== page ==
In exchange though, the biking lanes better be treated as absolutely SACRED! Double parking in the bike lane? 5 years hard time! Open your door without looking? Off with your head! I've ridden through Halsted many times and to me erratic drivers are more abundant there than reckless bikers.

Finally, I do think it's ridiculous to fine bikers the same as auto drivers. Except for perhaps riding on the sidewalk, bikes do not carry the same potential to be lethal that cars do. Every day I see cars, trucks and especially light SUVs running lights, cutting through intersections and gunning around corners. I'd go so far as to say drivers in this city are completely out of control in that they seem to have not a single shred of concern for pedestrians, bikers or other drivers. More importantly, they don't seem to be concerned with the prospect of being fined for their behavior. If bikers are intended to have respect for the traffic laws, it should be even more of a priority to clamp down on drivers.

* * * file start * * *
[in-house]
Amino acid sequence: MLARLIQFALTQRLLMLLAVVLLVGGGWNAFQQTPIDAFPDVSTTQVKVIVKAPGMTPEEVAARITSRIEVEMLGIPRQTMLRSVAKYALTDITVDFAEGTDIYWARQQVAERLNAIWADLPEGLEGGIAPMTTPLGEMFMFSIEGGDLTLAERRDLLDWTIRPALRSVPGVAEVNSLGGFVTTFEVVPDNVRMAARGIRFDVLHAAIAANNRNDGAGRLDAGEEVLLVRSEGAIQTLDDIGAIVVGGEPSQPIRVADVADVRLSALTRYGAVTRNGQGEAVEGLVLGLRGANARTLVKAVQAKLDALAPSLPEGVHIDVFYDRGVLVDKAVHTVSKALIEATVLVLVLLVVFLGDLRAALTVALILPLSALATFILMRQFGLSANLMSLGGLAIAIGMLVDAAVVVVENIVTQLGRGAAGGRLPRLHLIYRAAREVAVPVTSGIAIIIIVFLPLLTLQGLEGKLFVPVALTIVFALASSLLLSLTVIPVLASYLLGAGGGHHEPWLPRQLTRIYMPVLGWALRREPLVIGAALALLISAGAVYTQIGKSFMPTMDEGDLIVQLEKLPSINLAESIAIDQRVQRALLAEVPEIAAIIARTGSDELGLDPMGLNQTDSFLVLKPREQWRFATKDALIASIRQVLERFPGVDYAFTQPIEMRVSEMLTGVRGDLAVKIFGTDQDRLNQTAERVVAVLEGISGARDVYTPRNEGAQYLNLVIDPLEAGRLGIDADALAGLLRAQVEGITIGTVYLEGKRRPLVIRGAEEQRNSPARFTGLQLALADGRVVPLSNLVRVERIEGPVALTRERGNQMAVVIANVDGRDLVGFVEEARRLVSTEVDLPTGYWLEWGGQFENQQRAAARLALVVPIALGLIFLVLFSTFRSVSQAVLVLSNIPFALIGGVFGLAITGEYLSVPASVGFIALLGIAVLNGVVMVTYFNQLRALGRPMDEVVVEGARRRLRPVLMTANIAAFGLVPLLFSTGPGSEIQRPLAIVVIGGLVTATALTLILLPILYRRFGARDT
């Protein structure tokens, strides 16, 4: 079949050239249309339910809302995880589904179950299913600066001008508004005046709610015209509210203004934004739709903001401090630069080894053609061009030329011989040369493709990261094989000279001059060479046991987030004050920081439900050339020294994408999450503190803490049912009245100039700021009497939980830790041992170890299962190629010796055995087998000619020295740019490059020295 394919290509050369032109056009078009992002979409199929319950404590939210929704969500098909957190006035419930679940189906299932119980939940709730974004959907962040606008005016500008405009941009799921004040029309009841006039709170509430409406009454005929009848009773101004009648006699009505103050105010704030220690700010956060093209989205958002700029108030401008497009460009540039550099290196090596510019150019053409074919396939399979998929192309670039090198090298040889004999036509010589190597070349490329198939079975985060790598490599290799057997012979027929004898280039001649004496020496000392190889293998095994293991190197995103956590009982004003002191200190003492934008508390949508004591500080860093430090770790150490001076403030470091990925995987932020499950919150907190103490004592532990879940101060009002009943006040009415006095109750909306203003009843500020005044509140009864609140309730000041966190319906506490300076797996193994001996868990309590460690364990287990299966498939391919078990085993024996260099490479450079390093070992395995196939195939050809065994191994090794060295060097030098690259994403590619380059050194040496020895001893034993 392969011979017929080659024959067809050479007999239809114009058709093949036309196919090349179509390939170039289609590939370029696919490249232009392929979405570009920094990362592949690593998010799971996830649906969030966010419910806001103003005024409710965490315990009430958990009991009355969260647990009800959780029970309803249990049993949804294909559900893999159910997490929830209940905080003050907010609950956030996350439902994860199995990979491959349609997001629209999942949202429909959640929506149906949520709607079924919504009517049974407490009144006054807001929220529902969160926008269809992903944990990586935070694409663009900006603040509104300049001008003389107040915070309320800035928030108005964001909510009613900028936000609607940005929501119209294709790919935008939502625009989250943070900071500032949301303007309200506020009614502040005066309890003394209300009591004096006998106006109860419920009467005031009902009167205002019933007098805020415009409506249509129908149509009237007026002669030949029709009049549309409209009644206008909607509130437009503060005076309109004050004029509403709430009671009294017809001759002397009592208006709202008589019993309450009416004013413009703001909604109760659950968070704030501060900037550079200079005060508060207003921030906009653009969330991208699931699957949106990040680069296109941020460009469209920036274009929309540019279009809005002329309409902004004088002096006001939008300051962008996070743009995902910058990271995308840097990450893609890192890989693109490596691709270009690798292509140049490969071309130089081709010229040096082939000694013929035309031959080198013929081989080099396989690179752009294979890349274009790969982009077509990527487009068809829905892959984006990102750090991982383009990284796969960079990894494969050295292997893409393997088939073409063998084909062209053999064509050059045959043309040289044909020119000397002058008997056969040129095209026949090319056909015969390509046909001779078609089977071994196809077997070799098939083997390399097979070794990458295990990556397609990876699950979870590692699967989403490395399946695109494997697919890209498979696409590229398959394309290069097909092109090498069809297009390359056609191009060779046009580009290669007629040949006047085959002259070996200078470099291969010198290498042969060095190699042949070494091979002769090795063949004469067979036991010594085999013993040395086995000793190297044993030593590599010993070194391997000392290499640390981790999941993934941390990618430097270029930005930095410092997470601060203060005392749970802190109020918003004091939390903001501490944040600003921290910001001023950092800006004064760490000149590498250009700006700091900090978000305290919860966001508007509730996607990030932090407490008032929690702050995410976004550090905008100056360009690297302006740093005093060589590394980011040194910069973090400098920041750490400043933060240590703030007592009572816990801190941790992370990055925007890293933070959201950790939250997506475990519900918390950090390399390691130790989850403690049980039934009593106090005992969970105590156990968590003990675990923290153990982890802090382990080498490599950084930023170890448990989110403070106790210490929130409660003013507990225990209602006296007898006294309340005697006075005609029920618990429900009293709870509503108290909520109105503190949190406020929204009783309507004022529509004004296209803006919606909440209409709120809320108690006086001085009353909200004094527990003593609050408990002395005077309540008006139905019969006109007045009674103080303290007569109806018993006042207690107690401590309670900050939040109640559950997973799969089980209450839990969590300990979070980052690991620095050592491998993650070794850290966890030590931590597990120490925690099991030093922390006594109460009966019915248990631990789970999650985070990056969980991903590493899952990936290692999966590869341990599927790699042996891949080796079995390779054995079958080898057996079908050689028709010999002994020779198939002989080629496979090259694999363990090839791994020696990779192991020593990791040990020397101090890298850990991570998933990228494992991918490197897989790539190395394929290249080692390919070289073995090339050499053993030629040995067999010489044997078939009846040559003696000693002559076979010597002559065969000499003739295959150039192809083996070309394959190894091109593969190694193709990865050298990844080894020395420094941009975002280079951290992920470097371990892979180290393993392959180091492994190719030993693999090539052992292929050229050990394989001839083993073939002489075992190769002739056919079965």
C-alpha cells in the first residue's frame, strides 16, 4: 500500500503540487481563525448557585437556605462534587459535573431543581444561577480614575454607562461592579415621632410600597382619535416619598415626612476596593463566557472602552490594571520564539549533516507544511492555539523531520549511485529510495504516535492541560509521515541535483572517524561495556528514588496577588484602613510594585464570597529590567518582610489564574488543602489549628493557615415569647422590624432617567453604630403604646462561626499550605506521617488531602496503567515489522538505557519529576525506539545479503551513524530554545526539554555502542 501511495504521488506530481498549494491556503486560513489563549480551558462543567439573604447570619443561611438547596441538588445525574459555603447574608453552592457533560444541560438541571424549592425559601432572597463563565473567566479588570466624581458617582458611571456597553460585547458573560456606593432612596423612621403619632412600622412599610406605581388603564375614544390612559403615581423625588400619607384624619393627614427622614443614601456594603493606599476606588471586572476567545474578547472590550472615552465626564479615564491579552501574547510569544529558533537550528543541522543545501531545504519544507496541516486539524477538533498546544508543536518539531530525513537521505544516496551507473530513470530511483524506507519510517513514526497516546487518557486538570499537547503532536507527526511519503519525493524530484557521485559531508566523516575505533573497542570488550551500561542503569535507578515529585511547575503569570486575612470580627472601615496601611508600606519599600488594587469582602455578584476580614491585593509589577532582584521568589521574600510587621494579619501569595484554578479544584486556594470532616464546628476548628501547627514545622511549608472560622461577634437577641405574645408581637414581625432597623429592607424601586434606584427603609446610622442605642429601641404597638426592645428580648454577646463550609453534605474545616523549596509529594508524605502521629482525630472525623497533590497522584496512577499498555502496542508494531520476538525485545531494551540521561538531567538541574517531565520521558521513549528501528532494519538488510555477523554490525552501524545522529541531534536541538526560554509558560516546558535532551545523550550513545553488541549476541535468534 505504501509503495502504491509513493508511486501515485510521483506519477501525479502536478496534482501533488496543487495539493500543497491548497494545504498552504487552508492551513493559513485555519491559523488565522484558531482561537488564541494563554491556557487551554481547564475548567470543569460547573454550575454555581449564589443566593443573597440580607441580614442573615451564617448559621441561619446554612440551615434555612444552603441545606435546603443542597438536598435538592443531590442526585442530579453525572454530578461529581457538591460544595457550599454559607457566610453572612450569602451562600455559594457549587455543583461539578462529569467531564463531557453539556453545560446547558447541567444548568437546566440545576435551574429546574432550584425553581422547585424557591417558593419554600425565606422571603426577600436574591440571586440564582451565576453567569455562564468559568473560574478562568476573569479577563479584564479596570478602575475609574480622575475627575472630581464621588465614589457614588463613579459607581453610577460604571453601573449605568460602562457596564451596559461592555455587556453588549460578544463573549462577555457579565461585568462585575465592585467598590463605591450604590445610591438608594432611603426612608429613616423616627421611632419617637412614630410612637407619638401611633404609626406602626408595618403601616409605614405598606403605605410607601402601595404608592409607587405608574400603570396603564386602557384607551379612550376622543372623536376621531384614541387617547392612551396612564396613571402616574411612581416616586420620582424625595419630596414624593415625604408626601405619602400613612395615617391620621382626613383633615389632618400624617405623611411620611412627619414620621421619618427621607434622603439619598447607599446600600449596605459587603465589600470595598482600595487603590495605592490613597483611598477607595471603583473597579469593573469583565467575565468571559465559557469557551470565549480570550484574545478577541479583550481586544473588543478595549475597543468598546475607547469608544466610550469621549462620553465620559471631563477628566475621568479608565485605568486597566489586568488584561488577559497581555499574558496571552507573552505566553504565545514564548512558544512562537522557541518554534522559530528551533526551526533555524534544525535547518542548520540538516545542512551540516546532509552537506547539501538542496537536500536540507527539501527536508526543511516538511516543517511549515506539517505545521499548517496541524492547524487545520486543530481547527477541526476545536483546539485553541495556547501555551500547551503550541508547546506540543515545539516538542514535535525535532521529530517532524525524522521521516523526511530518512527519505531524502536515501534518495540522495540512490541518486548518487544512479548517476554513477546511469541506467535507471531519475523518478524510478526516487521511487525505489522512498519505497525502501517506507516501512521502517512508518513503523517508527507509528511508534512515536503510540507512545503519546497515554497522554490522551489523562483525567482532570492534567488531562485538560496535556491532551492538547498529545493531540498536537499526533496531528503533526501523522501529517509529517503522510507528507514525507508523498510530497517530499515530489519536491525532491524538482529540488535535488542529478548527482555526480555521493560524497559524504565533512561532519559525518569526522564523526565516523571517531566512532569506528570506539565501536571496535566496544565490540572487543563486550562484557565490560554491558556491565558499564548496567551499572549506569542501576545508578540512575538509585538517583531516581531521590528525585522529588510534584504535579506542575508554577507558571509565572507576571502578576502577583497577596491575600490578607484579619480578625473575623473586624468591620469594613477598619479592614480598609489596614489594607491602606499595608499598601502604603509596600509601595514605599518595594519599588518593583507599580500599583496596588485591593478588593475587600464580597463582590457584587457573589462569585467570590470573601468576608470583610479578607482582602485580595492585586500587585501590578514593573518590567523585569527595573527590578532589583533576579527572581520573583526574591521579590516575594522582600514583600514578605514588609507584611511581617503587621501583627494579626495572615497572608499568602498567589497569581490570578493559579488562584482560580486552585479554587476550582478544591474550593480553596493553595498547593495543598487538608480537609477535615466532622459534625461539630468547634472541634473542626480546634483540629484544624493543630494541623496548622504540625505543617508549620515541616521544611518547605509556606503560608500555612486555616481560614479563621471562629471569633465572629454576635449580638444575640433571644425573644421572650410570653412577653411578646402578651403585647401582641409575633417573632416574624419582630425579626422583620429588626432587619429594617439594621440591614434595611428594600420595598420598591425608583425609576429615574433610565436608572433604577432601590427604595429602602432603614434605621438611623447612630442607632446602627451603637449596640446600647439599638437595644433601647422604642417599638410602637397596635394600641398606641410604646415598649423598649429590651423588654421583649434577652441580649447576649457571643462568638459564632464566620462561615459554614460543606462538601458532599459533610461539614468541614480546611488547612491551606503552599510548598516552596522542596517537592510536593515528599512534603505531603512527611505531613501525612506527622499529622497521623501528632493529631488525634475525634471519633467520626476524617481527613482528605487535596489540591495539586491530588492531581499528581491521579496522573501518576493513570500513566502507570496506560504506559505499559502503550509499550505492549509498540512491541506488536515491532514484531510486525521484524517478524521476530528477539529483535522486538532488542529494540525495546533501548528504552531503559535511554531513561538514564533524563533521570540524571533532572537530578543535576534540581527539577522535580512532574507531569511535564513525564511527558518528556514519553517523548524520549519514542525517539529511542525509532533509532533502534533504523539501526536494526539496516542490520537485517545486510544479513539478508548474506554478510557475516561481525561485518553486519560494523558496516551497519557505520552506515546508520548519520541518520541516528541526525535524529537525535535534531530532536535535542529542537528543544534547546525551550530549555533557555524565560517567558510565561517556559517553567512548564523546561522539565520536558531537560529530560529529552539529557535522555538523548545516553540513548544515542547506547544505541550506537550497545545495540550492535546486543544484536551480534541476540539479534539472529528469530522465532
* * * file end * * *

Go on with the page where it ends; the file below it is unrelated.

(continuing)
mike-ts / July 21, 2005 9:44 PM

They were sitting around the squad room one day with the dartboard, and the dart landed on the pie wedge labeled "bike traffic offenses." So be good this month, the fuss will blow over, and next month will be the double parking crackdown, or the valet parking in the neighborhood sting, or the illegal daytime right turn at xyz intersection stakeout. And you can resume your regular riding style. The illusion of actually "doing" something. God forbid they have a "get the delivery trucks out of the bike lanes" sweep.

chris / July 22, 2005 1:17 AM

It's a lame-assed scam. Very lame.

Alex -S- / July 22, 2005 8:03 AM